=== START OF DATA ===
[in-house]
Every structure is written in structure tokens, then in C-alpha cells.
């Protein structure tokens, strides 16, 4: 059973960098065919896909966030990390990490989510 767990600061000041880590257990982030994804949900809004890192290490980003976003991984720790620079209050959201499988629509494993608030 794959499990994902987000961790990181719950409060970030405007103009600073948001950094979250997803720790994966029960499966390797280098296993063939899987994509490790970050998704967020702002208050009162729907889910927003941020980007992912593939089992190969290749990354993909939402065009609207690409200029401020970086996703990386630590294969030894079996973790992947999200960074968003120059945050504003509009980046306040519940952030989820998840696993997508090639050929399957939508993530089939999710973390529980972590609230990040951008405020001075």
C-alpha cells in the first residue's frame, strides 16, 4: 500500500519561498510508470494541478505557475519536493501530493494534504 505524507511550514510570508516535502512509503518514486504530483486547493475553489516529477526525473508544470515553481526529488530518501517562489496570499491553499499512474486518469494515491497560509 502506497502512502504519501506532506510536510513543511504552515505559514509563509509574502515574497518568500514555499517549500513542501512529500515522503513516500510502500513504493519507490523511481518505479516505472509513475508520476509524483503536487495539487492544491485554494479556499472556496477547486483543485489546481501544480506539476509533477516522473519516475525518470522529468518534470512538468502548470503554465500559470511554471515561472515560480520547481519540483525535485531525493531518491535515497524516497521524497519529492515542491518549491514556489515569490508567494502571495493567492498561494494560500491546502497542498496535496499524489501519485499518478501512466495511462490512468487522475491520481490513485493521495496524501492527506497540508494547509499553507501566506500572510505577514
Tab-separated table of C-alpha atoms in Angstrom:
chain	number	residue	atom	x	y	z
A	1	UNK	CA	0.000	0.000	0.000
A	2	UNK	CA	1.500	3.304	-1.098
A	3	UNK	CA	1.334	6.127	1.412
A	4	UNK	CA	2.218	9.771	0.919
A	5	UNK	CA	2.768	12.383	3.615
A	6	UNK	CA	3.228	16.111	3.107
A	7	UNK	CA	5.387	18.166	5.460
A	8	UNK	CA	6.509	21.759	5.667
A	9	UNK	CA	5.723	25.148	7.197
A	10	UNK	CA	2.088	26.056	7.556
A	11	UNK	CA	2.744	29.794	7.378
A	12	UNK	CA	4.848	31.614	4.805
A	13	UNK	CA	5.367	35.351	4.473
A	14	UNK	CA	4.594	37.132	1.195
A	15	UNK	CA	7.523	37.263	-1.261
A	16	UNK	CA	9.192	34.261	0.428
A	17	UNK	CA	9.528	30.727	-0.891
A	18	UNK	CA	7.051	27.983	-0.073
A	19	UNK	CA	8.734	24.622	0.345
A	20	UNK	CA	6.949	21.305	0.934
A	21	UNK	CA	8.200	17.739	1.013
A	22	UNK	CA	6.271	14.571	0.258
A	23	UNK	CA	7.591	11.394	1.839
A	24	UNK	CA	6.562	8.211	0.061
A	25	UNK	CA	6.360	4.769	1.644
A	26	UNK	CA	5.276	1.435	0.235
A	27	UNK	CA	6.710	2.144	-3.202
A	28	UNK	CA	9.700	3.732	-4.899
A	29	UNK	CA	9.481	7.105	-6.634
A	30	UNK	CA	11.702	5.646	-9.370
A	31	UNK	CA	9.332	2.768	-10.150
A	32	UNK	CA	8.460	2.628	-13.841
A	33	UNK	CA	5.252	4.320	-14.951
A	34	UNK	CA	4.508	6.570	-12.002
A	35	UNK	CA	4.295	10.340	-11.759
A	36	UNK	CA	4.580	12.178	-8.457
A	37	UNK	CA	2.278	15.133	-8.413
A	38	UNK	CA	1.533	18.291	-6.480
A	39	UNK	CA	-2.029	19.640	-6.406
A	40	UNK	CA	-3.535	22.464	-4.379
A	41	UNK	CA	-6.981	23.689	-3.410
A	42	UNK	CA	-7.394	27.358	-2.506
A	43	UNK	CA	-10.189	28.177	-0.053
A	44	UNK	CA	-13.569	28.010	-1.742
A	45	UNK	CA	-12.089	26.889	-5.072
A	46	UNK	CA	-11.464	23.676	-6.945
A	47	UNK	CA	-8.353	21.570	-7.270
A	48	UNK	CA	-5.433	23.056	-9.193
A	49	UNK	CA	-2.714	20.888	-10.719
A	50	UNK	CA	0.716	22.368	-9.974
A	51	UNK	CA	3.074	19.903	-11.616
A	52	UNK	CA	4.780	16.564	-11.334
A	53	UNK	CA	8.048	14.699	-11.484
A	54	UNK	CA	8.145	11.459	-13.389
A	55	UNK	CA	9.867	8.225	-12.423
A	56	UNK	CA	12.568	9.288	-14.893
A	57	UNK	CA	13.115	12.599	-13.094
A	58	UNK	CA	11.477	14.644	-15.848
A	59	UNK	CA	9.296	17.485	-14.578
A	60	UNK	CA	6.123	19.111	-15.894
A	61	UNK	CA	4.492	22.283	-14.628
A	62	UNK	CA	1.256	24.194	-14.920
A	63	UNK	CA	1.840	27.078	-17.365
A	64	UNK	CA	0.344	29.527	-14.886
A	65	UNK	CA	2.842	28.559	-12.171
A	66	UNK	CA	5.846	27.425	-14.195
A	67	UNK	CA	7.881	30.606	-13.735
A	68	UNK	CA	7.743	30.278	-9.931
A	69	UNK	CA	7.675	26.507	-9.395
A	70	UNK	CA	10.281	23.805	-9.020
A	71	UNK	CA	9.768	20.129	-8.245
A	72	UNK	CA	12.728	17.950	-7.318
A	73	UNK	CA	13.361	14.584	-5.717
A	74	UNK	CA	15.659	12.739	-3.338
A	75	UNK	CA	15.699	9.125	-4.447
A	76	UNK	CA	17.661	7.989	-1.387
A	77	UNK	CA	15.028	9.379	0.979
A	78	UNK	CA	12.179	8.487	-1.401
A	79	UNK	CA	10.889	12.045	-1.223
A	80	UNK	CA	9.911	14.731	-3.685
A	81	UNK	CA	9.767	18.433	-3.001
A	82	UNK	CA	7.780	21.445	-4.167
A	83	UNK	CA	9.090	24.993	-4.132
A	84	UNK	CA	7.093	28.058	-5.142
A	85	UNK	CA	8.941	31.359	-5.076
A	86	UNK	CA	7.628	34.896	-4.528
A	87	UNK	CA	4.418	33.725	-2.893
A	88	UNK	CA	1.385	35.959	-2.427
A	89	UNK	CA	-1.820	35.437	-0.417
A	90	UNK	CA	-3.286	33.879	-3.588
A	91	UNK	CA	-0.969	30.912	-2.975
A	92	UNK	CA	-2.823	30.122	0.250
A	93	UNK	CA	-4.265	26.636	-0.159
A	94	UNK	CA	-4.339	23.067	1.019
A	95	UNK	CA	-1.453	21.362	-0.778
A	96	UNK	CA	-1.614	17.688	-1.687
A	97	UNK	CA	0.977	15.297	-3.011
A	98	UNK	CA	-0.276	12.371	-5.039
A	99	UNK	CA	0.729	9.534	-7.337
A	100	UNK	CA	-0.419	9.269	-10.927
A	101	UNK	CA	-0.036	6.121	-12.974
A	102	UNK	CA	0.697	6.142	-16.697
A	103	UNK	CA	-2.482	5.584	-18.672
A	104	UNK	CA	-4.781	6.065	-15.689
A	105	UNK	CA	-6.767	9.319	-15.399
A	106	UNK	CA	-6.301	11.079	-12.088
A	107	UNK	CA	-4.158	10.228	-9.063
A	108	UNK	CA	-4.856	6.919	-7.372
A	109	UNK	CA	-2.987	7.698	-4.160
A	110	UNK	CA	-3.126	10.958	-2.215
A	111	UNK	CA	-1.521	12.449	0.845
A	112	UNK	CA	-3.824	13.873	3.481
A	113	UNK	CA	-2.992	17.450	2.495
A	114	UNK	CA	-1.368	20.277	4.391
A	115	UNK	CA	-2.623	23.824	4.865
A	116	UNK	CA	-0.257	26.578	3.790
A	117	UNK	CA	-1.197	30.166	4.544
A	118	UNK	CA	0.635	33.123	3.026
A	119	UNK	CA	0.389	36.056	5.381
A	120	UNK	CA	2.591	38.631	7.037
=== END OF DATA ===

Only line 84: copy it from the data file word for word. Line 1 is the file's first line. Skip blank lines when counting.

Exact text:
A	78	UNK	CA	12.179	8.487	-1.401